Friday, May 05, 2006

Soul-Searching Fiction: A Mini-Review of “Life of Pi” by Yann Martel

Now I understand what all the fuss has been about over this prize-winning book! It took me awhile to get around to reading “Life of Pi,” the genre-bending novel by Yann Martel. I thank my friend, Andrew Cvitanov, for recommending this book to me. Depending upon what page you are on and which of the one hundred chapters you are currently ingesting, the book feels like a tragedy, a comedy and a romance. Yann does a magical job of bringing us on a journey – a voyage, if you will – of deprivation, intrigue, challenge, terror, mystery and epiphany.

I will not give away any of the interesting and surprising plot twists, but I will reveal that the author leads the most discerning readers down some interesting philosophical paths – exploring issues of metaphysics (the nature of reality) and epistemology (how do we know what we know?). He uses rich language of metaphor and allegory as he holds a mirror to the human soul and asks us to examine – to compare and contrast – ourselves with the rest of the created order.

At its core, this is a deeply spiritual book. On a technical level, I take issue with some of the underlying theology of the author; he is more syncretistic and pantheistic than I am comfortable with in my own belief system. But those theological differences did not prevent me from marveling at Martel’s adroit ability to weave a tale that poses deep existential questions.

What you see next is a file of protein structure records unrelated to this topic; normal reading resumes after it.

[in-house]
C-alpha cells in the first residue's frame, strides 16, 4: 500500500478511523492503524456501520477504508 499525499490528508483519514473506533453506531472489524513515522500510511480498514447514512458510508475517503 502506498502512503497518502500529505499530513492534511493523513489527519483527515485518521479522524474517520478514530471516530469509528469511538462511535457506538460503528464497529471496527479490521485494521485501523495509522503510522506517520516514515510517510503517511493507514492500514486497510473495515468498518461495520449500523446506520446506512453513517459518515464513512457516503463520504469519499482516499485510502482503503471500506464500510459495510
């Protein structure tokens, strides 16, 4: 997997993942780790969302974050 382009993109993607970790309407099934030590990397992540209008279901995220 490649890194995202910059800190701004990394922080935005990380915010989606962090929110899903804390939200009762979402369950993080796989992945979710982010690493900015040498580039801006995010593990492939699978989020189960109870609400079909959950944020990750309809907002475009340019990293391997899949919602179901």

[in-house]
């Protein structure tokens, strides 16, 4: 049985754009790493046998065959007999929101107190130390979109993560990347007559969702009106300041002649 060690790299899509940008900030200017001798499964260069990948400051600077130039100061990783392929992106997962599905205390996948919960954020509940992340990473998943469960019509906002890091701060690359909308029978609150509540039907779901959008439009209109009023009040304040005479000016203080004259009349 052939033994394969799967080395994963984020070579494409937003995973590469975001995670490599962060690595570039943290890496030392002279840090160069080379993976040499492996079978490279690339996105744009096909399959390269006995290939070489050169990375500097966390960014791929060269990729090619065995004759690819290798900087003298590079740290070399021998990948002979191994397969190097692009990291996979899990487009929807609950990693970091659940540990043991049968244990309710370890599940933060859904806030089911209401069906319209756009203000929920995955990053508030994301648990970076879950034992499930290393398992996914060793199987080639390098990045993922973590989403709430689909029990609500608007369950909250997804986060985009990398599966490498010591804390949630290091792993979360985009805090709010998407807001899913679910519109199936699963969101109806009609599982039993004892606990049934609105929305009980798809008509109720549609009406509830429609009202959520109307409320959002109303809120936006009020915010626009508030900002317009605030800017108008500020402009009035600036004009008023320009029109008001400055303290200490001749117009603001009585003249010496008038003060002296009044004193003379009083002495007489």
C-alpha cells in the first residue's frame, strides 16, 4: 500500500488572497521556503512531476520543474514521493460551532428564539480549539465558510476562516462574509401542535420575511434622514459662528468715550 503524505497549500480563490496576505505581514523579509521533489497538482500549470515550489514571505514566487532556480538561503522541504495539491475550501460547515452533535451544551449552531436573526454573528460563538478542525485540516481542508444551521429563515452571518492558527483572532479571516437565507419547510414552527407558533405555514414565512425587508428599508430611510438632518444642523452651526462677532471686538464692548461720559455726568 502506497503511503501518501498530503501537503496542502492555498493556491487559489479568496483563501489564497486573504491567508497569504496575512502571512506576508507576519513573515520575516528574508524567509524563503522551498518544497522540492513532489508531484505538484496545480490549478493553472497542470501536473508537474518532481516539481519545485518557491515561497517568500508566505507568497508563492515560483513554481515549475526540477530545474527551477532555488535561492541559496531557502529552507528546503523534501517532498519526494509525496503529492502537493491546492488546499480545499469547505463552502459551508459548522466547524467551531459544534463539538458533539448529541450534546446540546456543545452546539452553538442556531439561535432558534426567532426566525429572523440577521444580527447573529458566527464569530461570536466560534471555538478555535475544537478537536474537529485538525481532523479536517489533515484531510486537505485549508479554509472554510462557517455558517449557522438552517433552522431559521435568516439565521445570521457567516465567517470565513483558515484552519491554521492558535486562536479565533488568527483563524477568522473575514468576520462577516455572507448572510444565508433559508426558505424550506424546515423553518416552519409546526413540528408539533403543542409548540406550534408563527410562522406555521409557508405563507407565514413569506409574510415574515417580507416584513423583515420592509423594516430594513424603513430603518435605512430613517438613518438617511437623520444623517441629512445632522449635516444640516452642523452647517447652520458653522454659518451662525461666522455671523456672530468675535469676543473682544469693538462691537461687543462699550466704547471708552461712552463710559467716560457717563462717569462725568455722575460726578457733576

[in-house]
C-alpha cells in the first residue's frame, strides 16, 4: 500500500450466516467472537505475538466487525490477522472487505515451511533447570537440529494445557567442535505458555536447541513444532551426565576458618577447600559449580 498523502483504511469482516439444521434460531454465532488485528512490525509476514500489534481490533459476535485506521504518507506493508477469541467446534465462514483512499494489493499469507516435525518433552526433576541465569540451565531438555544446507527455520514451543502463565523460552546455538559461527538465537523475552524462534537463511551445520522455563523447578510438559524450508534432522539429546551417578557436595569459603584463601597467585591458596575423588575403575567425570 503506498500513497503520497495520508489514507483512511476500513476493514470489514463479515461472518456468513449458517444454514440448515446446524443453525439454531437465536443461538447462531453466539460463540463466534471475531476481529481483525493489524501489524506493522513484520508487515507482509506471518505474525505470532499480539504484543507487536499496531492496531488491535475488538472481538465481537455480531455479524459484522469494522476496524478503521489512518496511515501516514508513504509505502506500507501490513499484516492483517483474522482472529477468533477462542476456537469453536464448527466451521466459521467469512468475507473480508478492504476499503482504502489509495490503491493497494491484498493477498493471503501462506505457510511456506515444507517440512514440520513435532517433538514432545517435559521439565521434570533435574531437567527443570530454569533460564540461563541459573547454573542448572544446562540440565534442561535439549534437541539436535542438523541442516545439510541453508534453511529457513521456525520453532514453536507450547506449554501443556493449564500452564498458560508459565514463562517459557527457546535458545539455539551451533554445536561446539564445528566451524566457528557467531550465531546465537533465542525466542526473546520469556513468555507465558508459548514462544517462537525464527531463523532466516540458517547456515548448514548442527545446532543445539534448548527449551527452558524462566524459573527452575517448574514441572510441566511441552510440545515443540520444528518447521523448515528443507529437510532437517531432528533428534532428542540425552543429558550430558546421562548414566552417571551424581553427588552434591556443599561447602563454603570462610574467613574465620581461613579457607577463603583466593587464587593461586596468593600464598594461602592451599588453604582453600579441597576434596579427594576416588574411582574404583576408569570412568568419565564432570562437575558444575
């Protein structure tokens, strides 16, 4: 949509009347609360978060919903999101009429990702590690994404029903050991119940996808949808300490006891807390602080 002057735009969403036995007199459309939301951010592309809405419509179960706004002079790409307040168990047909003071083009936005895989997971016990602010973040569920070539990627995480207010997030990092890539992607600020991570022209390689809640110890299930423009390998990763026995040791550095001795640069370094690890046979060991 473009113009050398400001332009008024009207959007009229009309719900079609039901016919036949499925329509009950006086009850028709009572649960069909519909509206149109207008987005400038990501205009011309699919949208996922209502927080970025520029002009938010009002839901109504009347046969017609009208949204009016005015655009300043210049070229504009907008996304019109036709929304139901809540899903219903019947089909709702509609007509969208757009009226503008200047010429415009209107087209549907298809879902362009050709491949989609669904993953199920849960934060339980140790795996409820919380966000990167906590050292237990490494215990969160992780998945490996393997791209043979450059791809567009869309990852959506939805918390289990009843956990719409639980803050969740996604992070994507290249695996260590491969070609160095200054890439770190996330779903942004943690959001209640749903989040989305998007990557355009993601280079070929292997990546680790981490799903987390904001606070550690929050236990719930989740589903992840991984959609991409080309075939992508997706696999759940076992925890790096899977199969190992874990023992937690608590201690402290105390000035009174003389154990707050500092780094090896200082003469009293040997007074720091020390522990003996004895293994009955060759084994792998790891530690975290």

Martel, speaking through the voice of his protagonist, Piscine “Pi” Patel, makes some stunning and extraordinary observations about animal behavior, including the human species, that by themselves make this book a worthwhile read:

“Sometimes I got my majors mixed up. A number of my fellow religious-studies students – muddled agnostics who didn’t know which way was up, who were in the thrall of reason, that fool’s gold for the bright – reminded me of the three-toed sloth; and the three-toed sloth, such a beautiful example of the miracle of life, reminded me of God.”

“I never had problems with my fellow scientists. Scientists are a friendly, atheistic, hard-working, beer-drinking lot whose minds are preoccupied with sex, chess and baseball when they are not preoccupied with science.”
(Page 5)

“I’ll be honest about it. It is not the atheists who get stuck in my craw, but agnostics. Doubt is useful for a while. We must all pass through the Garden of Gethsemane. If Christ played with doubt, we must we. If Christ spent an anguished night in prayer, if He burst out from the Cross, ‘My God, my God, why have you forsaken me?’ then surely we are permitted doubt. But we must move on. To choose doubt as a philosophy of life is akin to choosing immobility as a means of transportation.” (Page 28)

This is a terrific book to read along with family and friends. My edition of the book contains an appendix with twenty-three intriguing discussion questions about the book and its meaning.



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